The Essence of Hospitality from the Texts of Classical Antiquity: The development of a hermeneutical helix to identify the origins and philosophy of the phenomenon of hospitality

Kevin D. O'Gorman

    Research output: ThesisDoctoral Thesis

    Abstract

    The research project is an investigation into the origins and philosophy of the phenomenon of hospitality in order to identify the extent to which these are founded in ancient and classical history. The research focuses on Classical Antiquity and specifically investigates the origins of the history and philosophy of the phenomenon of hospitality within Greco-Roman texts and contemporaneous religious writings. In so doing it demonstrates how authoritative and disciplined research can make a significant contribution to the emergent research area of hospitality studies. The resulting thesis details a variety of outcomes and conclusions related to the phenomenon of hospitality, and also provides a basis for further enquiry. The research outcomes support the view that modern hospitality management literature has largely ignored this area of investigation. The principal methodological conclusion is that robust textual analysis can be undertaken within hermeneutical phenomenology and enhanced using a derived hermeneutical helix. The principal investigative outcome is that the hospitality phenomenon in its broadest sense has been recorded since the beginning of human history and it embraces a wide range of activities beyond the commercial provision of food, drink and accommodation. In particular, the essence of the hospitality phenomenon, within Classical Antiquity, is characterised by a reciprocally beneficial two-way process that takes place within three distinct and separate contexts: domestic, civil and commercial, which can also be summarised and represented by dynamic visual models.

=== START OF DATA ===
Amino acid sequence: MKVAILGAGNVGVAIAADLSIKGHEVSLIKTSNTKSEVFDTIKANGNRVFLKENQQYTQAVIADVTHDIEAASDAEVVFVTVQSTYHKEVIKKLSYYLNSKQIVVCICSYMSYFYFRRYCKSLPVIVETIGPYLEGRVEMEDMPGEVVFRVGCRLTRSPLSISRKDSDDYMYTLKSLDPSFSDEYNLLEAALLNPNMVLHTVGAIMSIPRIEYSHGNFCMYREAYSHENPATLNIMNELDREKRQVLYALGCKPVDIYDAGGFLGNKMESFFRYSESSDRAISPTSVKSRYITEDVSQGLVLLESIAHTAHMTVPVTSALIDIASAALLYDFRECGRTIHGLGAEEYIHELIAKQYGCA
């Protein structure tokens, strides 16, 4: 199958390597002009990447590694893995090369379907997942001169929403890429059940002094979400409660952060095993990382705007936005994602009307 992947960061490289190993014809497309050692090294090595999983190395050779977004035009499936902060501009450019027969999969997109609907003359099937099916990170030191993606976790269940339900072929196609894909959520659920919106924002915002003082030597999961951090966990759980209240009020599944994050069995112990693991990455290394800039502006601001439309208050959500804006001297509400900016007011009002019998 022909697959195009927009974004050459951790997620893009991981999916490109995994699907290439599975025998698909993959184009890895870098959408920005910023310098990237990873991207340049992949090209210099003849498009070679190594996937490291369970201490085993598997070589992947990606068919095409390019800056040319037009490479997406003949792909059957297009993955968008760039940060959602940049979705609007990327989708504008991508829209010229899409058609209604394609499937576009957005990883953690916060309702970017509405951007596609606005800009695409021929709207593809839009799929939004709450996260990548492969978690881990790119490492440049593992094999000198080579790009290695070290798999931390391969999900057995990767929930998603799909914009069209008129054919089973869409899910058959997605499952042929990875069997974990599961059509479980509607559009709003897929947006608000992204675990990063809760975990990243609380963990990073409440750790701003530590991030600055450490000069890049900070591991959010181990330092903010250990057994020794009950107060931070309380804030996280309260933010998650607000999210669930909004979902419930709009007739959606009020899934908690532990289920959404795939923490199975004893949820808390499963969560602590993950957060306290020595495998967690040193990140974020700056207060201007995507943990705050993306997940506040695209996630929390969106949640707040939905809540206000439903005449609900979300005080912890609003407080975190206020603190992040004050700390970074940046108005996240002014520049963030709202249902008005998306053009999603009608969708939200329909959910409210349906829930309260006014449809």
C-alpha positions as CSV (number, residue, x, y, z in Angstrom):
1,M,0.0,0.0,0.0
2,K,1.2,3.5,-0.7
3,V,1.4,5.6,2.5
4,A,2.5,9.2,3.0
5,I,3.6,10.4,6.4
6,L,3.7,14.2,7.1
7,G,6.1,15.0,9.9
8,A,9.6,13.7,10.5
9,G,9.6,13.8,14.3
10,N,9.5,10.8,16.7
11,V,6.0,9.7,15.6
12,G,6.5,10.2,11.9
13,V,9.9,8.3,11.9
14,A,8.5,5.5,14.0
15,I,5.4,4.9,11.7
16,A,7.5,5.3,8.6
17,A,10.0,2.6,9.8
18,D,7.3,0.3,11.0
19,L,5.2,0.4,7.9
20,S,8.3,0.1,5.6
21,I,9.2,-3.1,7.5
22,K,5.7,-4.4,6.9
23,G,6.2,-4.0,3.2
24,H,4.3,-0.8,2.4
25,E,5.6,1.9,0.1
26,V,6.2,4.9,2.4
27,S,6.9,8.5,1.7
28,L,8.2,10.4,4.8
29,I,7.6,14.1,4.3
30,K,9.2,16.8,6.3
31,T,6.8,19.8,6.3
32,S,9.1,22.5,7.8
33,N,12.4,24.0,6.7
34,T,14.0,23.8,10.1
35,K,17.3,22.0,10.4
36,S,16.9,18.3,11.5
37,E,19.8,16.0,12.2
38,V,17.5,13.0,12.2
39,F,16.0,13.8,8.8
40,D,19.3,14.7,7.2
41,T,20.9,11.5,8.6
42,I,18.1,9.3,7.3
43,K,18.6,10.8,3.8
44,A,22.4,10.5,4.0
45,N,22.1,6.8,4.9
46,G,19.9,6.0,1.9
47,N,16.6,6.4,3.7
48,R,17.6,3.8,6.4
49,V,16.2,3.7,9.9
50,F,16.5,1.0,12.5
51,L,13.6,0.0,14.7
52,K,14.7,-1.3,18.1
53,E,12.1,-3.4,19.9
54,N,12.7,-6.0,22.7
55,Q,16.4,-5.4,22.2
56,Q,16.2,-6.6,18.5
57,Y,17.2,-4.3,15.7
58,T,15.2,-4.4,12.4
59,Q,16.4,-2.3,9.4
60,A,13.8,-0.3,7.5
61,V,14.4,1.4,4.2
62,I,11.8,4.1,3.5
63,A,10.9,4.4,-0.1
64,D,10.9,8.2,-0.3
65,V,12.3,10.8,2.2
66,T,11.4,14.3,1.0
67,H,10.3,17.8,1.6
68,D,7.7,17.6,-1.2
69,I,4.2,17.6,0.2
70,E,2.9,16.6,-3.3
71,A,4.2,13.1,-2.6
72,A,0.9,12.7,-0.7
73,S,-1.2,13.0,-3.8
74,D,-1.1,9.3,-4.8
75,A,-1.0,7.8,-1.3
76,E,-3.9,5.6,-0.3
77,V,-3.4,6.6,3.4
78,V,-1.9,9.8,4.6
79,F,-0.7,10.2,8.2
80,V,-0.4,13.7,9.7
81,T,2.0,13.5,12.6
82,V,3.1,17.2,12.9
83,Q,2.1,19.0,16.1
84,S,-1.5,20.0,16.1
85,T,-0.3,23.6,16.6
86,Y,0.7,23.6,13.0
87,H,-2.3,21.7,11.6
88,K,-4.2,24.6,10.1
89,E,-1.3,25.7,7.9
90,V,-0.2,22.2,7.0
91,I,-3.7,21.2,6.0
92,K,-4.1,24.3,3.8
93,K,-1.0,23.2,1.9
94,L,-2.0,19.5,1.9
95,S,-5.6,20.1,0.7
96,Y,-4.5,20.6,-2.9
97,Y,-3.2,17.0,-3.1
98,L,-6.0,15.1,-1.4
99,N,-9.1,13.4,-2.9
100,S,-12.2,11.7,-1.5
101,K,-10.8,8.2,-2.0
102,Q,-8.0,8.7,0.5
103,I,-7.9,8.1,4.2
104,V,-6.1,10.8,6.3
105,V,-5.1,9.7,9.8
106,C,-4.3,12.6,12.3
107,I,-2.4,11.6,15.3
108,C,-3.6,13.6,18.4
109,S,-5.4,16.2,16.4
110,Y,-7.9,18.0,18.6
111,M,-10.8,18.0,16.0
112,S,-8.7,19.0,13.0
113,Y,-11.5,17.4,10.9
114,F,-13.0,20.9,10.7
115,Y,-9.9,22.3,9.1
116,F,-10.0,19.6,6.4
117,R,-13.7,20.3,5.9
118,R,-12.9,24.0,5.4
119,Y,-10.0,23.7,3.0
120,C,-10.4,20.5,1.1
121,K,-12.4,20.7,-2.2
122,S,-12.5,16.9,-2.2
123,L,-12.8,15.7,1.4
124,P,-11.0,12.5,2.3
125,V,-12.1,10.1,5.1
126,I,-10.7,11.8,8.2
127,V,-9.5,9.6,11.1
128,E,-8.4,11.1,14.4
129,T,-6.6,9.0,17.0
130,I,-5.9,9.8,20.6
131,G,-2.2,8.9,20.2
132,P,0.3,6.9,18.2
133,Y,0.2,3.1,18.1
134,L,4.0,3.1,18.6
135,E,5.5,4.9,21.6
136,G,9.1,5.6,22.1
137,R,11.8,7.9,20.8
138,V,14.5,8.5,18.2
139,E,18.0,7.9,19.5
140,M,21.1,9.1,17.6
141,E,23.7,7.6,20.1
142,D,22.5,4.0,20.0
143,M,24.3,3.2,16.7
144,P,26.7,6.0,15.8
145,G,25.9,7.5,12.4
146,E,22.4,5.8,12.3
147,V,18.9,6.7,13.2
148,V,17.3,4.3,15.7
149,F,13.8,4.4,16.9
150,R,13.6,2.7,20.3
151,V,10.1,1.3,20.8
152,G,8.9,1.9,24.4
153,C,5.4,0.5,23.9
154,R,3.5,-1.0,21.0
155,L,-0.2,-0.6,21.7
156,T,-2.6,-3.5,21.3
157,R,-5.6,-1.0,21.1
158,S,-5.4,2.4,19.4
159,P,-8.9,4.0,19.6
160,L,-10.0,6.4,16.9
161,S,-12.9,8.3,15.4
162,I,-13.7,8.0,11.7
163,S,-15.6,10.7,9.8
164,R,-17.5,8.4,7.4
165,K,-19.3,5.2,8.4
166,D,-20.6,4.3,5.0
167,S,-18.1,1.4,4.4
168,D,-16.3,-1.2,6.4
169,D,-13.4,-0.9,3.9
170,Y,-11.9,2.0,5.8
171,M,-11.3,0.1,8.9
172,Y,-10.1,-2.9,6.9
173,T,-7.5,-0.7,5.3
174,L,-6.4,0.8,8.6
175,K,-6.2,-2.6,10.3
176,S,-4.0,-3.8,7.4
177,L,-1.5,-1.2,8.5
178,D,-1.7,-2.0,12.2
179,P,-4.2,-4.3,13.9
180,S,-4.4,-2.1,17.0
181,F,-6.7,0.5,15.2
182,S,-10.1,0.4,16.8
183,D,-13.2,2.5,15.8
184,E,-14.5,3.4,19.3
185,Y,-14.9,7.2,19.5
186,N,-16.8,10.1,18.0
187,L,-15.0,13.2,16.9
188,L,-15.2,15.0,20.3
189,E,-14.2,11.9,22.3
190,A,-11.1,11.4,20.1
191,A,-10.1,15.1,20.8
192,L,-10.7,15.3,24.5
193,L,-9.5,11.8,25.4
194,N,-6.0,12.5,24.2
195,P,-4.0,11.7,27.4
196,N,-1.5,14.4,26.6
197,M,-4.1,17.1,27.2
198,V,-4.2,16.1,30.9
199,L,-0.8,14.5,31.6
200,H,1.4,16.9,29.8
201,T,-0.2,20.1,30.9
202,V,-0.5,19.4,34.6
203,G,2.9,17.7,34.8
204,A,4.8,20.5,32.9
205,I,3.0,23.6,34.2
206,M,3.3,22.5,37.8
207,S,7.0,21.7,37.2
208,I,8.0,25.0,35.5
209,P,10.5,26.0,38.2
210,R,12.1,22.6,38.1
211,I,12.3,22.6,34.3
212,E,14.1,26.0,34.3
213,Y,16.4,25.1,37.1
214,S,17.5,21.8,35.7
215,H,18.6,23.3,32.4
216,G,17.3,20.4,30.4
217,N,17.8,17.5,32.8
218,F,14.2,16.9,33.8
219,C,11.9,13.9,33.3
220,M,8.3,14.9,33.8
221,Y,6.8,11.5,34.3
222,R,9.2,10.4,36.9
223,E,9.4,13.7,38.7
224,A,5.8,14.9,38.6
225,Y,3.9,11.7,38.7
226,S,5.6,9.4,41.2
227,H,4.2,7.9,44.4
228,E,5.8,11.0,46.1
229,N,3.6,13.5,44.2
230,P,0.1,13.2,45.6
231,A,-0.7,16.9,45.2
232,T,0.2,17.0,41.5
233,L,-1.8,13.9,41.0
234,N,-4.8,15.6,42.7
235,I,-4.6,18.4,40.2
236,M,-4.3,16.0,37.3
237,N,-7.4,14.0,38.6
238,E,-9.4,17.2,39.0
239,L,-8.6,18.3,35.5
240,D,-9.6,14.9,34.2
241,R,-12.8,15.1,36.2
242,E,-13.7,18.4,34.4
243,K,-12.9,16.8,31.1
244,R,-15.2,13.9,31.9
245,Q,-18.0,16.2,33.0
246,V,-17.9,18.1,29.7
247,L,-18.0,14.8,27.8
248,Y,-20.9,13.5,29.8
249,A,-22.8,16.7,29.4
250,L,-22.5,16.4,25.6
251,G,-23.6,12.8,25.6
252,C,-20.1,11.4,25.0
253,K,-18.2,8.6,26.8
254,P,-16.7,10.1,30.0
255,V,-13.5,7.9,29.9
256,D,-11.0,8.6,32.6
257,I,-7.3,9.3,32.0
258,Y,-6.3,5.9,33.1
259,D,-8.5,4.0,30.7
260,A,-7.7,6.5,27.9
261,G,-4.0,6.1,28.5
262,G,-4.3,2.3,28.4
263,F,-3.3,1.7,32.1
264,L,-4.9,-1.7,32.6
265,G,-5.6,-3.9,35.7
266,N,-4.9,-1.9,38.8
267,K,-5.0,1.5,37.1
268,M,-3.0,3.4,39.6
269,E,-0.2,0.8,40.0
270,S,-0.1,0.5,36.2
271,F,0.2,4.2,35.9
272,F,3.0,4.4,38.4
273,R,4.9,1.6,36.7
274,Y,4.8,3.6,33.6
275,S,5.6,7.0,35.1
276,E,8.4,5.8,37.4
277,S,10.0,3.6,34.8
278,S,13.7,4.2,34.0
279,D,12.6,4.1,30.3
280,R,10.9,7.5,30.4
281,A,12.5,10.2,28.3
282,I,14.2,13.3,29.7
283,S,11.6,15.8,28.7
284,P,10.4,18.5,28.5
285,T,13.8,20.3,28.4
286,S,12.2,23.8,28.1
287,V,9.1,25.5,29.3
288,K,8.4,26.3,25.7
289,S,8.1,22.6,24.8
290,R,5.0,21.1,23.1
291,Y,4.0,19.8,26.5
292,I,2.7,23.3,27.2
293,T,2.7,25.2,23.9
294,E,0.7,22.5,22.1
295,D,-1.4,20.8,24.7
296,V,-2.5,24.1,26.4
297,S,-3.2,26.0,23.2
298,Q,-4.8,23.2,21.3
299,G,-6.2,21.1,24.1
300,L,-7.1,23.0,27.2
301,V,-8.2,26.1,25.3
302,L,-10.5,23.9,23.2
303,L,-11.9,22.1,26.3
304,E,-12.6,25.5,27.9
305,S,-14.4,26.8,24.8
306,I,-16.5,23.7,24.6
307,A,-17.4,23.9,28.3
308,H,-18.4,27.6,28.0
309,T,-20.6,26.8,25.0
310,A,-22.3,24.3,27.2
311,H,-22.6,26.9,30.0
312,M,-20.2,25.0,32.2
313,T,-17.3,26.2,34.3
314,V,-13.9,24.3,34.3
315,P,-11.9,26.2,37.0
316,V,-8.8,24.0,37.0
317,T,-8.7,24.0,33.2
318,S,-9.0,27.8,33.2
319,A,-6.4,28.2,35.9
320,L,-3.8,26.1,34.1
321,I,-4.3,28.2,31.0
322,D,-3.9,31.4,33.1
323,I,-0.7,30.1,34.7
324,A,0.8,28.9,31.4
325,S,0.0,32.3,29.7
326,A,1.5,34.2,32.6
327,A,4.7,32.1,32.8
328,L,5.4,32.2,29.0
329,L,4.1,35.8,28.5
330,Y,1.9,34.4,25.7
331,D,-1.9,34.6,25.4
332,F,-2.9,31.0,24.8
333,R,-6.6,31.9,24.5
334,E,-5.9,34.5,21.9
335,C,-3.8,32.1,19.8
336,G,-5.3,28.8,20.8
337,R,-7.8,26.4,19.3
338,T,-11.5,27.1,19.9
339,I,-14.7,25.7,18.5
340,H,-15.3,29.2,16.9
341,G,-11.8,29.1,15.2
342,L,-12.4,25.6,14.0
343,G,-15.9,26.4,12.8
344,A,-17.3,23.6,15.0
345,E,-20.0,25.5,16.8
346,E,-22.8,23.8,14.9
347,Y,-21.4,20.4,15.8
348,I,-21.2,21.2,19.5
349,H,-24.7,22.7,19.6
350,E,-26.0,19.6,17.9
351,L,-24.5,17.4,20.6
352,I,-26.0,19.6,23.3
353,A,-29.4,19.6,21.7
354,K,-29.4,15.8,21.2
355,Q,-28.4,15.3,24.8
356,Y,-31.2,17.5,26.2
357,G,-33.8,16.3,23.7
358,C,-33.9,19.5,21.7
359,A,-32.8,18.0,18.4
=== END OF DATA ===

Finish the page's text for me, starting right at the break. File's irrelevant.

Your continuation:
LanguageEnglish
    Awarding Institution
    • University Of Strathclyde
    Place of PublicationGlasgow
    Publisher
    Publication statusPublished - Feb 2008

    Fingerprint

    Classical Antiquity
    Hospitality
    Essence
    Philosophy
    History
    Religious Writings
    Research Projects
    Human History
    Textual Analysis
    Outcomes Research
    Phenomenology
    Accommodation
    Food

    Keywords

    • hospitality industry
    • history
    • classical antiquity
    • hospitality
    • tourism

    Cite this

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    title = "The Essence of Hospitality from the Texts of Classical Antiquity: The development of a hermeneutical helix to identify the origins and philosophy of the phenomenon of hospitality",
    abstract = "The research project is an investigation into the origins and philosophy of the phenomenon of hospitality in order to identify the extent to which these are founded in ancient and classical history. The research focuses on Classical Antiquity and specifically investigates the origins of the history and philosophy of the phenomenon of hospitality within Greco-Roman texts and contemporaneous religious writings. In so doing it demonstrates how authoritative and disciplined research can make a significant contribution to the emergent research area of hospitality studies. The resulting thesis details a variety of outcomes and conclusions related to the phenomenon of hospitality, and also provides a basis for further enquiry. The research outcomes support the view that modern hospitality management literature has largely ignored this area of investigation. The principal methodological conclusion is that robust textual analysis can be undertaken within hermeneutical phenomenology and enhanced using a derived hermeneutical helix. The principal investigative outcome is that the hospitality phenomenon in its broadest sense has been recorded since the beginning of human history and it embraces a wide range of activities beyond the commercial provision of food, drink and accommodation. In particular, the essence of the hospitality phenomenon, within Classical Antiquity, is characterised by a reciprocally beneficial two-way process that takes place within three distinct and separate contexts: domestic, civil and commercial, which can also be summarised and represented by dynamic visual models.",